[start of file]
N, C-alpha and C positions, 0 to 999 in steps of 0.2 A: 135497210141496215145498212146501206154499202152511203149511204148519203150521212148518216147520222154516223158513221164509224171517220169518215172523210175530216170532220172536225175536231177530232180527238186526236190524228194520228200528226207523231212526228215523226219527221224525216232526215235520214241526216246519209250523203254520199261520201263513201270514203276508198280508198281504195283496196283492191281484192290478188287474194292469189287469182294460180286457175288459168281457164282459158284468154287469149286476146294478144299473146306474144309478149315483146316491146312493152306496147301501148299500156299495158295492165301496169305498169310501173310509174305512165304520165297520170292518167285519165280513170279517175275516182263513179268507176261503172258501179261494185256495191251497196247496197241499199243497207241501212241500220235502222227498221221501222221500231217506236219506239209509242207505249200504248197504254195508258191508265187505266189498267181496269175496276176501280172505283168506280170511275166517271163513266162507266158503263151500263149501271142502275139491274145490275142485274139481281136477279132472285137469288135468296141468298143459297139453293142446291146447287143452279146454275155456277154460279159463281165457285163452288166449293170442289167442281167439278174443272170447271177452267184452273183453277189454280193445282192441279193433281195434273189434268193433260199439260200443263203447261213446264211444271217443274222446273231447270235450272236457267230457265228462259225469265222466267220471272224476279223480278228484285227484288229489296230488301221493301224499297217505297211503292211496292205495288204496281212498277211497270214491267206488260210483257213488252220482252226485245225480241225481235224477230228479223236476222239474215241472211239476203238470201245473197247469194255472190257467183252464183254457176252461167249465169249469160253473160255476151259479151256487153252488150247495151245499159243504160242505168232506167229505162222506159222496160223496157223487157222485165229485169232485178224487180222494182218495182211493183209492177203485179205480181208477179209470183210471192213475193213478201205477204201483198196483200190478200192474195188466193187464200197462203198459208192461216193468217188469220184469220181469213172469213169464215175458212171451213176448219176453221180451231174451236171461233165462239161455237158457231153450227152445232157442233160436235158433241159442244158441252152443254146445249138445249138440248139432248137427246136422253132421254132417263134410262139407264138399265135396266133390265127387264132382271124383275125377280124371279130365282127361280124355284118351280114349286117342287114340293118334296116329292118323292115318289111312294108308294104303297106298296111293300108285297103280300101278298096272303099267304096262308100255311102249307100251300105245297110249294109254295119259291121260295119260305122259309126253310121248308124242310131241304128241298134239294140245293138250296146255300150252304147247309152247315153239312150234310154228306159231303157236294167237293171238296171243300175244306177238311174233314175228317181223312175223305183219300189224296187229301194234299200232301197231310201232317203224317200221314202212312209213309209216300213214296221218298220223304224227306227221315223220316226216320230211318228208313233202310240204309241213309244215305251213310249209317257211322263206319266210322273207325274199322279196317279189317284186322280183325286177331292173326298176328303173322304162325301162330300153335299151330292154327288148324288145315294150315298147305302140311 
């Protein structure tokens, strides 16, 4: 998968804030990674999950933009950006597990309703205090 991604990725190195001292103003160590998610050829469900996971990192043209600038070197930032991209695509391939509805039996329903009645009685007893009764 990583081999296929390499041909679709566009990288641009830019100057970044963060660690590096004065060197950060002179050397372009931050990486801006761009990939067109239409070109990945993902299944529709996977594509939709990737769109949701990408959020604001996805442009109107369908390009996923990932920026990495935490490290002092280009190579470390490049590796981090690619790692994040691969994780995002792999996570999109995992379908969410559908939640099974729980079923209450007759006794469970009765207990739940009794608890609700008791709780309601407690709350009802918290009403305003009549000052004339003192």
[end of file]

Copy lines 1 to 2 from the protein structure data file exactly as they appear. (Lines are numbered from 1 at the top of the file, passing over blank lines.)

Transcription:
N, C-alpha and C positions, 0 to 999 in steps of 0.2 A: 135497210141496215145498212146501206154499202152511203149511204148519203150521212148518216147520222154516223158513221164509224171517220169518215172523210175530216170532220172536225175536231177530232180527238186526236190524228194520228200528226207523231212526228215523226219527221224525216232526215235520214241526216246519209250523203254520199261520201263513201270514203276508198280508198281504195283496196283492191281484192290478188287474194292469189287469182294460180286457175288459168281457164282459158284468154287469149286476146294478144299473146306474144309478149315483146316491146312493152306496147301501148299500156299495158295492165301496169305498169310501173310509174305512165304520165297520170292518167285519165280513170279517175275516182263513179268507176261503172258501179261494185256495191251497196247496197241499199243497207241501212241500220235502222227498221221501222221500231217506236219506239209509242207505249200504248197504254195508258191508265187505266189498267181496269175496276176501280172505283168506280170511275166517271163513266162507266158503263151500263149501271142502275139491274145490275142485274139481281136477279132472285137469288135468296141468298143459297139453293142446291146447287143452279146454275155456277154460279159463281165457285163452288166449293170442289167442281167439278174443272170447271177452267184452273183453277189454280193445282192441279193433281195434273189434268193433260199439260200443263203447261213446264211444271217443274222446273231447270235450272236457267230457265228462259225469265222466267220471272224476279223480278228484285227484288229489296230488301221493301224499297217505297211503292211496292205495288204496281212498277211497270214491267206488260210483257213488252220482252226485245225480241225481235224477230228479223236476222239474215241472211239476203238470201245473197247469194255472190257467183252464183254457176252461167249465169249469160253473160255476151259479151256487153252488150247495151245499159243504160242505168232506167229505162222506159222496160223496157223487157222485165229485169232485178224487180222494182218495182211493183209492177203485179205480181208477179209470183210471192213475193213478201205477204201483198196483200190478200192474195188466193187464200197462203198459208192461216193468217188469220184469220181469213172469213169464215175458212171451213176448219176453221180451231174451236171461233165462239161455237158457231153450227152445232157442233160436235158433241159442244158441252152443254146445249138445249138440248139432248137427246136422253132421254132417263134410262139407264138399265135396266133390265127387264132382271124383275125377280124371279130365282127361280124355284118351280114349286117342287114340293118334296116329292118323292115318289111312294108308294104303297106298296111293300108285297103280300101278298096272303099267304096262308100255311102249307100251300105245297110249294109254295119259291121260295119260305122259309126253310121248308124242310131241304128241298134239294140245293138250296146255300150252304147247309152247315153239312150234310154228306159231303157236294167237293171238296171243300175244306177238311174233314175228317181223312175223305183219300189224296187229301194234299200232301197231310201232317203224317200221314202212312209213309209216300213214296221218298220223304224227306227221315223220316226216320230211318228208313233202310240204309241213309244215305251213310249209317257211322263206319266210322273207325274199322279196317279189317284186322280183325286177331292173326298176328303173322304162325301162330300153335299151330292154327288148324288145315294150315298147305302140311 
């Protein structure tokens, strides 16, 4: 998968804030990674999950933009950006597990309703205090 991604990725190195001292103003160590998610050829469900996971990192043209600038070197930032991209695509391939509805039996329903009645009685007893009764 990583081999296929390499041909679709566009990288641009830019100057970044963060660690590096004065060197950060002179050397372009931050990486801006761009990939067109239409070109990945993902299944529709996977594509939709990737769109949701990408959020604001996805442009109107369908390009996923990932920026990495935490490290002092280009190579470390490049590796981090690619790692994040691969994780995002792999996570999109995992379908969410559908939640099974729980079923209450007759006794469970009765207990739940009794608890609700008791709780309601407690709350009802918290009403305003009549000052004339003192």